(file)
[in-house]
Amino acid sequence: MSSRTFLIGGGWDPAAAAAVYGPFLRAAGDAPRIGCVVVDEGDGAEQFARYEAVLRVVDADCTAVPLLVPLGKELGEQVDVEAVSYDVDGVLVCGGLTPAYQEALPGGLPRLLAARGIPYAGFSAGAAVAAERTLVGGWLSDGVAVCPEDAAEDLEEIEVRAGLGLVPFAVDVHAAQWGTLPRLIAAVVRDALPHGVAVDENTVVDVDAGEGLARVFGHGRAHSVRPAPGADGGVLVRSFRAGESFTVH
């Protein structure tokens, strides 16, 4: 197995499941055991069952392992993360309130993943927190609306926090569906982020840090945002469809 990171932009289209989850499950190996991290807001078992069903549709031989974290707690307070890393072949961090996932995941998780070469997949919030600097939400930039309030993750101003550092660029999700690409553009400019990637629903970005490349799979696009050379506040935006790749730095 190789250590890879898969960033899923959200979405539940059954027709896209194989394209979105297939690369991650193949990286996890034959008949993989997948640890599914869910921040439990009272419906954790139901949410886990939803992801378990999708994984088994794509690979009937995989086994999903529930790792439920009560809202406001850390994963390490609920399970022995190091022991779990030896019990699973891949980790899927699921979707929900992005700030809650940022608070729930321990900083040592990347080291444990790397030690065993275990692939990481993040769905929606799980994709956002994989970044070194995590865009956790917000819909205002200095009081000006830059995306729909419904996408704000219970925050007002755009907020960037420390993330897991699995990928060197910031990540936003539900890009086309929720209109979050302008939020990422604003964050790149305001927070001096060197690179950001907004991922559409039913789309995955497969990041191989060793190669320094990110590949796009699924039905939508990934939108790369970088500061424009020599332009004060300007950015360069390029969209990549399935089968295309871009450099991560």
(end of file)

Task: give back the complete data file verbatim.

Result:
[in-house]
Amino acid sequence: MSSRTFLIGGGWDPAAAAAVYGPFLRAAGDAPRIGCVVVDEGDGAEQFARYEAVLRVVDADCTAVPLLVPLGKELGEQVDVEAVSYDVDGVLVCGGLTPAYQEALPGGLPRLLAARGIPYAGFSAGAAVAAERTLVGGWLSDGVAVCPEDAAEDLEEIEVRAGLGLVPFAVDVHAAQWGTLPRLIAAVVRDALPHGVAVDENTVVDVDAGEGLARVFGHGRAHSVRPAPGADGGVLVRSFRAGESFTVH
């Protein structure tokens, strides 16, 4: 197995499941055991069952392992993360309130993943927190609306926090569906982020840090945002469809 990171932009289209989850499950190996991290807001078992069903549709031989974290707690307070890393072949961090996932995941998780070469997949919030600097939400930039309030993750101003550092660029999700690409553009400019990637629903970005490349799979696009050379506040935006790749730095 190789250590890879898969960033899923959200979405539940059954027709896209194989394209979105297939690369991650193949990286996890034959008949993989997948640890599914869910921040439990009272419906954790139901949410886990939803992801378990999708994984088994794509690979009937995989086994999903529930790792439920009560809202406001850390994963390490609920399970022995190091022991779990030896019990699973891949980790899927699921979707929900992005700030809650940022608070729930321990900083040592990347080291444990790397030690065993275990692939990481993040769905929606799980994709956002994989970044070194995590865009956790917000819909205002200095009081000006830059995306729909419904996408704000219970925050007002755009907020960037420390993330897991699995990928060197910031990540936003539900890009086309929720209109979050302008939020990422604003964050790149305001927070001096060197690179950001907004991922559409039913789309995955497969990041191989060793190669320094990110590949796009699924039905939508990934939108790369970088500061424009020599332009004060300007950015360069390029969209990549399935089968295309871009450099991560």